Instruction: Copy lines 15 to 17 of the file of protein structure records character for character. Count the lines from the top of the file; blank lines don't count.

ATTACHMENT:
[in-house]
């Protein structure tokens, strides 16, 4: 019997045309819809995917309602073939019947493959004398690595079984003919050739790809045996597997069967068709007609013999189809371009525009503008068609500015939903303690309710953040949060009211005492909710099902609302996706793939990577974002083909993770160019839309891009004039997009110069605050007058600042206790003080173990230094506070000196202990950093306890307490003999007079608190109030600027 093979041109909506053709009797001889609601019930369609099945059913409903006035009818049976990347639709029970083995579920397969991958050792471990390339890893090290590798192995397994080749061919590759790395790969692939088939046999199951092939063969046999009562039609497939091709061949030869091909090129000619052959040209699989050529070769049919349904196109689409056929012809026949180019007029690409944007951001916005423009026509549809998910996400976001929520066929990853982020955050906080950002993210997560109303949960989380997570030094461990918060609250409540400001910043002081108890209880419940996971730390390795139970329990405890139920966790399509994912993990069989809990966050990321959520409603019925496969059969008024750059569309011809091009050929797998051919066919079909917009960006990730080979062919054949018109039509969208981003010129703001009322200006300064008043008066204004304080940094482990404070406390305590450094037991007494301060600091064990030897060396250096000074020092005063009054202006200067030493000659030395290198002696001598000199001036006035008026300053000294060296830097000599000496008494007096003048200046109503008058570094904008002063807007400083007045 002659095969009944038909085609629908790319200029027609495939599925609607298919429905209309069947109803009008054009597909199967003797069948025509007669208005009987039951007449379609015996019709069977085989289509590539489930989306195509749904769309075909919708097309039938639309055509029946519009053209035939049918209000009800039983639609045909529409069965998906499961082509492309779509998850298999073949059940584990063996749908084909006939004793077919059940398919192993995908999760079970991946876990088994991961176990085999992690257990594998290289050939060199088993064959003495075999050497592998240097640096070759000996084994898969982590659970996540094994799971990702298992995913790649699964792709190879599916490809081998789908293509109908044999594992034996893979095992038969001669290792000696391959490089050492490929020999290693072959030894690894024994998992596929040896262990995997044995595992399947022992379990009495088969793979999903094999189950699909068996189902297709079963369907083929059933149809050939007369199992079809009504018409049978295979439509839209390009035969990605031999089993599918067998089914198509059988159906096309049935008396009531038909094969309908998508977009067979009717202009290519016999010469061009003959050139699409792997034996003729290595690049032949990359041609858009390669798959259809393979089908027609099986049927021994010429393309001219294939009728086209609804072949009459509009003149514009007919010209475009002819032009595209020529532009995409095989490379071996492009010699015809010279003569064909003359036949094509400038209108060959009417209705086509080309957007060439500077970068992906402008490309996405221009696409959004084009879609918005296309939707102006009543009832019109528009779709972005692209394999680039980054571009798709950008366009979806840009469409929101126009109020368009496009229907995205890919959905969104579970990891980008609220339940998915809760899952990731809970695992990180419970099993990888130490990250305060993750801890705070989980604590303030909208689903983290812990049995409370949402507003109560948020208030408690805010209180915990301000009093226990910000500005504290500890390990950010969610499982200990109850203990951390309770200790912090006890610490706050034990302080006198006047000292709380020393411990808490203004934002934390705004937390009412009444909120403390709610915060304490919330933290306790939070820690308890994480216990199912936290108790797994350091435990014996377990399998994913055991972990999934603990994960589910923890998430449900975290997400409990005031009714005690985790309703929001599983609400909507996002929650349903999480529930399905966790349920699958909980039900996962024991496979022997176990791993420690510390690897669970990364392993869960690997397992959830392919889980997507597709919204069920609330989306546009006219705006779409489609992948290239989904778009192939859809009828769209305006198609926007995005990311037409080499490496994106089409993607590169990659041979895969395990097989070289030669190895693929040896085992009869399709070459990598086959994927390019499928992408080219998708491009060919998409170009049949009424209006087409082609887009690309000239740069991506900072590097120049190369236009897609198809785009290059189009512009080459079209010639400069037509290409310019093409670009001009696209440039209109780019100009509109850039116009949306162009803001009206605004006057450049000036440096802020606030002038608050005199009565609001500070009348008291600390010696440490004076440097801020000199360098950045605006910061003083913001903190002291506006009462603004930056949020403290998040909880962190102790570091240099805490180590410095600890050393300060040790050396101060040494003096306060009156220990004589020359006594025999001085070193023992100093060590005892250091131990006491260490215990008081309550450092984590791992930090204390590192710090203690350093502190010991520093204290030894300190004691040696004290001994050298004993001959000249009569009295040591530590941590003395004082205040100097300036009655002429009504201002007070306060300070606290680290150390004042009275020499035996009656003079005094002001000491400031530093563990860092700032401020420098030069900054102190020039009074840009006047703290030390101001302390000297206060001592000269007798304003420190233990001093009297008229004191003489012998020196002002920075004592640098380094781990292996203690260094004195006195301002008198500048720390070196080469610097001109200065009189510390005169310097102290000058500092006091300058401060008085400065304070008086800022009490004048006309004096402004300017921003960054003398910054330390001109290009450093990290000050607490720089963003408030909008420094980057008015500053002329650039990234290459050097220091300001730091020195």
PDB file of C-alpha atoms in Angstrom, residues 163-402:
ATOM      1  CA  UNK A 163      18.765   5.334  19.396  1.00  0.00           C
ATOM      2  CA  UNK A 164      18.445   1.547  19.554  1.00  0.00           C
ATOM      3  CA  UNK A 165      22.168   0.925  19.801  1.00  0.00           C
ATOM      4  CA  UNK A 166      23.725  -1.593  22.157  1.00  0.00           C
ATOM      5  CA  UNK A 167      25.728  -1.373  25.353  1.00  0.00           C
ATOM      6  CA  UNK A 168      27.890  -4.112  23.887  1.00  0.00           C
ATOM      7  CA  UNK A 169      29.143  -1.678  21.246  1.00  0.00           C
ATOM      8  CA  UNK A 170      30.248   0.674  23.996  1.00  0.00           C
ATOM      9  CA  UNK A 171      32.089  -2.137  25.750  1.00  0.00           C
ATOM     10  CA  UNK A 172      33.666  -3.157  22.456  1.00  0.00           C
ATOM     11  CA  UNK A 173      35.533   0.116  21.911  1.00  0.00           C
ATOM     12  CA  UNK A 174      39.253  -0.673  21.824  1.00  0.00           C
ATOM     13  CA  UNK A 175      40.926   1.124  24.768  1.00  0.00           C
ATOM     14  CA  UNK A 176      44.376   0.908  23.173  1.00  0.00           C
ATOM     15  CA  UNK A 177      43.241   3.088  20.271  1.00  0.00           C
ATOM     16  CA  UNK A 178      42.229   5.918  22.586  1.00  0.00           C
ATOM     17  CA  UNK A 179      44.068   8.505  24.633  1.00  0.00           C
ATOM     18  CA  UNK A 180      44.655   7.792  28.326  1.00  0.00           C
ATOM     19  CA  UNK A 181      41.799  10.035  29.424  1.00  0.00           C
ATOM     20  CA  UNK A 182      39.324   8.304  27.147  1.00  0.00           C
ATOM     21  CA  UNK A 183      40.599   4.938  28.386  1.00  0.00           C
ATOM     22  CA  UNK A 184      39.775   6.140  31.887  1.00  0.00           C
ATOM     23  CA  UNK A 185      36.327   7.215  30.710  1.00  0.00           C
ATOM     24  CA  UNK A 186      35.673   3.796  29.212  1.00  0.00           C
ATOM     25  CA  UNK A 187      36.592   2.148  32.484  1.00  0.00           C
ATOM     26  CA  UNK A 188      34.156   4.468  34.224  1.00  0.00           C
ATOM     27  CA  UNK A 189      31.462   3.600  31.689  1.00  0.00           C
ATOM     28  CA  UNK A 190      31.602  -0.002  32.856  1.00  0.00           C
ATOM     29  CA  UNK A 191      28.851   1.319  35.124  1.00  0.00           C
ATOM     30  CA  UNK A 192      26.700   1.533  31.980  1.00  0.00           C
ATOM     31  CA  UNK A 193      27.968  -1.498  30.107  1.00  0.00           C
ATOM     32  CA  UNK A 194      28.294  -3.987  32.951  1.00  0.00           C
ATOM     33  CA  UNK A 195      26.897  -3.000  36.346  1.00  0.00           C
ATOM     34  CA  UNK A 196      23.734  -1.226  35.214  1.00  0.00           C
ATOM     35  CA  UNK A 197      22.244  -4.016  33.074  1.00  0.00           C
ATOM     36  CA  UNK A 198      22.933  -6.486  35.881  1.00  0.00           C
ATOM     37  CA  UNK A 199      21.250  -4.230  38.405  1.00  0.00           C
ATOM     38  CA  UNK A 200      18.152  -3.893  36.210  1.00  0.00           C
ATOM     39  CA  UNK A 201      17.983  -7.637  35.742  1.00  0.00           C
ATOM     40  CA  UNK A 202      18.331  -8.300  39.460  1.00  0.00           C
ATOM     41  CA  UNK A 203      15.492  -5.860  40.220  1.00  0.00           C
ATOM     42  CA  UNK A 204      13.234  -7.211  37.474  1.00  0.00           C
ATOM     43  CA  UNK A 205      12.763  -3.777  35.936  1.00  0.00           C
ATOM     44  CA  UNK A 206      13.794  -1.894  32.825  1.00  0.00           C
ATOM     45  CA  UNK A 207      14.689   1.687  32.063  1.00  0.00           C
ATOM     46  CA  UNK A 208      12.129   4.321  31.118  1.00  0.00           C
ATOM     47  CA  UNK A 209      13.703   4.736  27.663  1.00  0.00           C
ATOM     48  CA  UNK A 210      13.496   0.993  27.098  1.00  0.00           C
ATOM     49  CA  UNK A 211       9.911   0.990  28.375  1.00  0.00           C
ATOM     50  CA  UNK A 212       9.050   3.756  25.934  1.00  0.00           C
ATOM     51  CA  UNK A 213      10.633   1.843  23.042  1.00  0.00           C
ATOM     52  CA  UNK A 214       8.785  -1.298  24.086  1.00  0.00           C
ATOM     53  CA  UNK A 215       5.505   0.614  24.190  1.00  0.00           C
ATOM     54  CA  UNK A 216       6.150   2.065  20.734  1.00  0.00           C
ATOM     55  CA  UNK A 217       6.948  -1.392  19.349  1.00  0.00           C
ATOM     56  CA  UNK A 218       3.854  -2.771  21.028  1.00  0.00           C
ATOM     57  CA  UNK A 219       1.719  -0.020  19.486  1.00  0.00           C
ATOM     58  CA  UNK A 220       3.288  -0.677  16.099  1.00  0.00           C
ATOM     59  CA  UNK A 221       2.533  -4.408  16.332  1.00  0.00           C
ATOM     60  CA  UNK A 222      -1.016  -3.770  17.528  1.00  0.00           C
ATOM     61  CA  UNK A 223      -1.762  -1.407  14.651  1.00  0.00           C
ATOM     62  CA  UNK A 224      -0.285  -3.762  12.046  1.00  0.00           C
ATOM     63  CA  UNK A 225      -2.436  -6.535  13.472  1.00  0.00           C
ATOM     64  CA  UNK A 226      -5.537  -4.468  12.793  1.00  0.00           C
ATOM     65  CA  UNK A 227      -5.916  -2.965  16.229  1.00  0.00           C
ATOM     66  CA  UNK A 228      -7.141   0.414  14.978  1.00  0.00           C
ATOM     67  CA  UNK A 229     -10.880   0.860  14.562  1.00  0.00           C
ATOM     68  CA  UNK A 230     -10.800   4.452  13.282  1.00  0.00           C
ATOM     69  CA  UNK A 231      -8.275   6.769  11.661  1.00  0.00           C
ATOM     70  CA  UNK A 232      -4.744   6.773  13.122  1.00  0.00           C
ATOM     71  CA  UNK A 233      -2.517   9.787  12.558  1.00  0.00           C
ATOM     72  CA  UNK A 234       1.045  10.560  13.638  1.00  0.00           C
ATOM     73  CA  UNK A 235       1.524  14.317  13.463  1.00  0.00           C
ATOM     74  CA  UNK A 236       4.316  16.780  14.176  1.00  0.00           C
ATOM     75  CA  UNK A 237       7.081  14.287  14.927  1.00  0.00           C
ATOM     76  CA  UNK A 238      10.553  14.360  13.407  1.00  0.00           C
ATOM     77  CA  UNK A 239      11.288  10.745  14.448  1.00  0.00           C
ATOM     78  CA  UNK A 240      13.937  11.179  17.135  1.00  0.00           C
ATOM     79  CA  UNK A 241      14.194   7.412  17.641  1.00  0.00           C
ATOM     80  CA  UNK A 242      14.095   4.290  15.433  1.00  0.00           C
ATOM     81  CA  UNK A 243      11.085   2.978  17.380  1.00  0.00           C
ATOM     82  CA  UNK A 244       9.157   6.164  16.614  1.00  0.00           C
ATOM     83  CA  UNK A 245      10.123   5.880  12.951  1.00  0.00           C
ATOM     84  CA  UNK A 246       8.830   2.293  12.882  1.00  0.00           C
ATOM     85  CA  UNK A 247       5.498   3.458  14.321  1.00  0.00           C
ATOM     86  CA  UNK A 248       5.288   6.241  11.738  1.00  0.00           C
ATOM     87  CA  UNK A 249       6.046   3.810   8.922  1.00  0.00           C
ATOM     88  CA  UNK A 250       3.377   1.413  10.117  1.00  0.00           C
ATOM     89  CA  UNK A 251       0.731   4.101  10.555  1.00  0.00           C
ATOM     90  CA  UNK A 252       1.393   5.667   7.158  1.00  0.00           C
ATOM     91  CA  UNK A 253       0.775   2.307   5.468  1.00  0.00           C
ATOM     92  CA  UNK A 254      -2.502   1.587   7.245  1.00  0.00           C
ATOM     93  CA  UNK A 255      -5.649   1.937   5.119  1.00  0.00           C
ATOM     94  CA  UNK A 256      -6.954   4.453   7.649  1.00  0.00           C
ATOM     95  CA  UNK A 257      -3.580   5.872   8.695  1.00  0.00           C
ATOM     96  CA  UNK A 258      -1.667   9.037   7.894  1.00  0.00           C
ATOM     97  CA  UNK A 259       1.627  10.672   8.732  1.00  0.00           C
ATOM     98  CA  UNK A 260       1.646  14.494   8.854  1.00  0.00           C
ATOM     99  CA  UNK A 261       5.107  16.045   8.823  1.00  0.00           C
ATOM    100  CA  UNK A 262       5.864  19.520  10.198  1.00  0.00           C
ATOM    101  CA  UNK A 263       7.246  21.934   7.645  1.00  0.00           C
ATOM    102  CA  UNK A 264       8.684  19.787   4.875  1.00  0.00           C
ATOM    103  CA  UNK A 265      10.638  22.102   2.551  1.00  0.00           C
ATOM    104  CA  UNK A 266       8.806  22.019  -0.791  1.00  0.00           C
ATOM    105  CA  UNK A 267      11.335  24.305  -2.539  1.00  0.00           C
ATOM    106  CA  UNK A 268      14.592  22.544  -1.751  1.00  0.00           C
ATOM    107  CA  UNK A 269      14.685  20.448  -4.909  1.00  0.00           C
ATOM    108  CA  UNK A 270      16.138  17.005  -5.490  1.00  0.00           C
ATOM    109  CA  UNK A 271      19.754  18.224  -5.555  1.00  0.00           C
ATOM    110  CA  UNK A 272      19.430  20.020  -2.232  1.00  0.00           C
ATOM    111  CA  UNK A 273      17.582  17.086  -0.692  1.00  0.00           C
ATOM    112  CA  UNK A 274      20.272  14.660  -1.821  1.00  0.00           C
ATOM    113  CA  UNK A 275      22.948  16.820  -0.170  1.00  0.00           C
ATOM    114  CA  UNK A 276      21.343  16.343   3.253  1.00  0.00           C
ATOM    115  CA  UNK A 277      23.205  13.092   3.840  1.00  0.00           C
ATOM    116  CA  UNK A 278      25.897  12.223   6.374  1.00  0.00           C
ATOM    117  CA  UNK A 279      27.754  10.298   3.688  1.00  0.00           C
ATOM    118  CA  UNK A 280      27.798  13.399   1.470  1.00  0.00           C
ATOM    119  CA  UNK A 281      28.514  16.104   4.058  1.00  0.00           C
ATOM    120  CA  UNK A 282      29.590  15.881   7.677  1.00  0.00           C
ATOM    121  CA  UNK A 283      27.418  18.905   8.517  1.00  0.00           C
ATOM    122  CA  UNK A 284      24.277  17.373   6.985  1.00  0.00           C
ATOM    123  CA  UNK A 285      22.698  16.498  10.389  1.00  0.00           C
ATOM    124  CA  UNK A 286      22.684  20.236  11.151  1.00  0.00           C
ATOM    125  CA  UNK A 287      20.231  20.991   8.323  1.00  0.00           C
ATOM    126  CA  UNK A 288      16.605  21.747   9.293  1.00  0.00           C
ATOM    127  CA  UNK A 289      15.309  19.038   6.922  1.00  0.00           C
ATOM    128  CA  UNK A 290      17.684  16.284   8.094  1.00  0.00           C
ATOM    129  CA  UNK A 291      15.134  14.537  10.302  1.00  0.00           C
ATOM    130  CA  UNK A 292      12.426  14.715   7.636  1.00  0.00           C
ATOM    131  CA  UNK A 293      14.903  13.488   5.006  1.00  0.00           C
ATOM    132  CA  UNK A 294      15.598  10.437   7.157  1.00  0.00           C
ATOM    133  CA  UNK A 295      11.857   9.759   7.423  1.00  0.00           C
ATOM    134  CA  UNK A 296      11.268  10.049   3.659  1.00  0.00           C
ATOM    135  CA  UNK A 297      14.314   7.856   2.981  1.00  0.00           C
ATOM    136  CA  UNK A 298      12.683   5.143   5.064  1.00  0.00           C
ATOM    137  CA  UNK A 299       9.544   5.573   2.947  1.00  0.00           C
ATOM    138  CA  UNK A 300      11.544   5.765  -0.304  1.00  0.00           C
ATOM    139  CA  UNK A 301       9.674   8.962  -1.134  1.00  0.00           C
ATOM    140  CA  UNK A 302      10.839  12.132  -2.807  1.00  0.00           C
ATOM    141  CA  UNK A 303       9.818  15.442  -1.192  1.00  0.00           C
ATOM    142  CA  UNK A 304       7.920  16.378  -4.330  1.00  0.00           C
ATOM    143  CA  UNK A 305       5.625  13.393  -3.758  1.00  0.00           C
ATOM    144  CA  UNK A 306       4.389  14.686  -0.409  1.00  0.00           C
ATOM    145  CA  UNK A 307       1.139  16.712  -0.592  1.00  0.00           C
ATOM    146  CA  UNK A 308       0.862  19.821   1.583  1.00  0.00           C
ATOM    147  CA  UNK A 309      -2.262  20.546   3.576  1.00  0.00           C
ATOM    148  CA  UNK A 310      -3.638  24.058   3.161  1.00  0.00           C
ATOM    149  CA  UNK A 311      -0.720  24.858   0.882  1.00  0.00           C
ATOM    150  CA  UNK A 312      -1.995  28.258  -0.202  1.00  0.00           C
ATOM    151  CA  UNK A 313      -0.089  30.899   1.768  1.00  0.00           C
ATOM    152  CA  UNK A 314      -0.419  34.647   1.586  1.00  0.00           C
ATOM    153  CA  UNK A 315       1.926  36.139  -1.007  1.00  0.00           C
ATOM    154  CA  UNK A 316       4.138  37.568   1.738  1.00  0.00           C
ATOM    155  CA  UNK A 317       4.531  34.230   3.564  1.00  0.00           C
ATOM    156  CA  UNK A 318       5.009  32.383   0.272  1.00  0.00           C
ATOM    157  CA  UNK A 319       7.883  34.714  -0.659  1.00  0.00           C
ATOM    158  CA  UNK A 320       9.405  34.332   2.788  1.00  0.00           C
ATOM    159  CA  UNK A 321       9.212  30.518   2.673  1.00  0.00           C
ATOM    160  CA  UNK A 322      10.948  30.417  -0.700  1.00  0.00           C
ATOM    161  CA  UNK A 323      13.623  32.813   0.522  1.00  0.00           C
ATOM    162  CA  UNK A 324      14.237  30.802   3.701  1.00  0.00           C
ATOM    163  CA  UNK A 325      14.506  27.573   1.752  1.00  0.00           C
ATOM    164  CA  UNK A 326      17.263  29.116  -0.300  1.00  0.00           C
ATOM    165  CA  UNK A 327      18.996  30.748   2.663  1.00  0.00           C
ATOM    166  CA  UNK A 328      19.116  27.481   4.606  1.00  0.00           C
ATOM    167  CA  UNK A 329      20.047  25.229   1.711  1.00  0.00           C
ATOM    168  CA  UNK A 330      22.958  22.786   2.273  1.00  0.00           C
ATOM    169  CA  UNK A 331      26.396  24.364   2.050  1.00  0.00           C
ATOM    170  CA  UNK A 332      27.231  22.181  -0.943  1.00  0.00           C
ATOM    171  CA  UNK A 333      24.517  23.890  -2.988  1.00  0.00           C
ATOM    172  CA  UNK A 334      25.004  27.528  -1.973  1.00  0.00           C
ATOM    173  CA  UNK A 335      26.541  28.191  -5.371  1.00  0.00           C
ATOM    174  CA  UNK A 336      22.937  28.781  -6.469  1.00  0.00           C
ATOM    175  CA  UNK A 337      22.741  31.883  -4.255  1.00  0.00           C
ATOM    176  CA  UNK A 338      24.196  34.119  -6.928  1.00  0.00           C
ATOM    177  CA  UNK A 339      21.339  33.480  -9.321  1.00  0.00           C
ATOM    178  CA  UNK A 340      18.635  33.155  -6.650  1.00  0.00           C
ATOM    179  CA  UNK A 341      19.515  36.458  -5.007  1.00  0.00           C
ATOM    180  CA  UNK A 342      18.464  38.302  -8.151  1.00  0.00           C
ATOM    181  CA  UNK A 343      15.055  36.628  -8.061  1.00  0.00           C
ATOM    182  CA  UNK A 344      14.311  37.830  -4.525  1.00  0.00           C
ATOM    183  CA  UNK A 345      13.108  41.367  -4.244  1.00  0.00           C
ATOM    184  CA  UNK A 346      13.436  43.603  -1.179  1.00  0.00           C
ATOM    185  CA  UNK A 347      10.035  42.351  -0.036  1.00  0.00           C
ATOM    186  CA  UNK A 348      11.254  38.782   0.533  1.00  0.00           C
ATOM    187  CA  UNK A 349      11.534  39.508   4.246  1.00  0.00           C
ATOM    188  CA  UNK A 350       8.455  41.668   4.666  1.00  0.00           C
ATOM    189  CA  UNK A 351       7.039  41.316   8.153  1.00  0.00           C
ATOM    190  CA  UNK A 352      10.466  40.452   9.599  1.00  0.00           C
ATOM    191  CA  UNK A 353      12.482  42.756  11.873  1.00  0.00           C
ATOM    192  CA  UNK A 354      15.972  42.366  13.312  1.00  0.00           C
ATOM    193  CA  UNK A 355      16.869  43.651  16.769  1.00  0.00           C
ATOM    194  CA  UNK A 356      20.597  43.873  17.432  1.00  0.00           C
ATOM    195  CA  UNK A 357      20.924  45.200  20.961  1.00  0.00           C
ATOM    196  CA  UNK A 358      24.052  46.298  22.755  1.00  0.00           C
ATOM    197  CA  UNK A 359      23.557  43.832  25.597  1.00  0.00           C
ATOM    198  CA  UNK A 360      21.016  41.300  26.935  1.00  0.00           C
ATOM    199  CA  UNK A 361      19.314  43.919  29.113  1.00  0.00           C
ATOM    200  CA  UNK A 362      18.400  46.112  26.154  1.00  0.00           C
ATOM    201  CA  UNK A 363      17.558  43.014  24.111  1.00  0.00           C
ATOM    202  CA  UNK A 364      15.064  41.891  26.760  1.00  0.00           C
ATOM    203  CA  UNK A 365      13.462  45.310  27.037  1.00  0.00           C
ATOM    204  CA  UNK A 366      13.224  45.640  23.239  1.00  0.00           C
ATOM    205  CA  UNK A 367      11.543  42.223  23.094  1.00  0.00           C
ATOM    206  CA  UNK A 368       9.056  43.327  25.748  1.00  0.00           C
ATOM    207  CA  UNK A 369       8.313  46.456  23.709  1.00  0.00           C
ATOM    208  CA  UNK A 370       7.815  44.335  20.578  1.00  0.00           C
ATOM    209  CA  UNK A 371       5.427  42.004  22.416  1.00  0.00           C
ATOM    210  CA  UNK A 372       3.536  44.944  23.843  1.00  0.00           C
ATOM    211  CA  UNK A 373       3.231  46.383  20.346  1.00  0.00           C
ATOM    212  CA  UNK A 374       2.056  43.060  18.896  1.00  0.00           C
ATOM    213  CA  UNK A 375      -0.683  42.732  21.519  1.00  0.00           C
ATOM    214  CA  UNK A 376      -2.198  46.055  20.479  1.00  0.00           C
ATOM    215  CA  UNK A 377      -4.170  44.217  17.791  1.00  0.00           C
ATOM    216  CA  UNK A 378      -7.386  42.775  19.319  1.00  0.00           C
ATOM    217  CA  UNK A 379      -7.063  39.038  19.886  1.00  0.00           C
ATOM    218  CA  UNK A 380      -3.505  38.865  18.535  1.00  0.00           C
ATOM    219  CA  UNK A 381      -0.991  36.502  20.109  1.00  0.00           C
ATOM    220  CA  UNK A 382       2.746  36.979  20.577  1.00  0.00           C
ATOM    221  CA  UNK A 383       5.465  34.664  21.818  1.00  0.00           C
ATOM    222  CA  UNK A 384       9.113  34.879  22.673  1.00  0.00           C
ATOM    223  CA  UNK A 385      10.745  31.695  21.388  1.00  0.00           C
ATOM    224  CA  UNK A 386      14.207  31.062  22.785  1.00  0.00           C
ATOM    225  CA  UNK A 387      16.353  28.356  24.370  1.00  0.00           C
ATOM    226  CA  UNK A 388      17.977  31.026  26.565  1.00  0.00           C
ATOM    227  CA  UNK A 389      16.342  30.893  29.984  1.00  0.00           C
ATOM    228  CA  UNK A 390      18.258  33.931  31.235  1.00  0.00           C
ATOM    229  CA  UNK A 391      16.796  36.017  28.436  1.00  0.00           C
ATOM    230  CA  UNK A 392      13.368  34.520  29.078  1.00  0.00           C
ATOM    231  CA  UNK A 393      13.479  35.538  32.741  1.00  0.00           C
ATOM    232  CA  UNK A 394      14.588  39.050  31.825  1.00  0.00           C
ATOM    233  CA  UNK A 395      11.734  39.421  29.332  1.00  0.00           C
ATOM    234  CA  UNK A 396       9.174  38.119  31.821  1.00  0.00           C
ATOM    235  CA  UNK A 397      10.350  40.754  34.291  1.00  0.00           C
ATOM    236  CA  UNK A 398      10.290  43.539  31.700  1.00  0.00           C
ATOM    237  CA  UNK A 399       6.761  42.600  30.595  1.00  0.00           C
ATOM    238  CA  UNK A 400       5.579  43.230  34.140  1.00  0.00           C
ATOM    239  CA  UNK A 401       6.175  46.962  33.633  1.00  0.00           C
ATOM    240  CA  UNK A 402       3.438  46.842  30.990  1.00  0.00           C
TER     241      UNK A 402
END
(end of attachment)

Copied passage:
ATOM     12  CA  UNK A 174      39.253  -0.673  21.824  1.00  0.00           C
ATOM     13  CA  UNK A 175      40.926   1.124  24.768  1.00  0.00           C
ATOM     14  CA  UNK A 176      44.376   0.908  23.173  1.00  0.00           C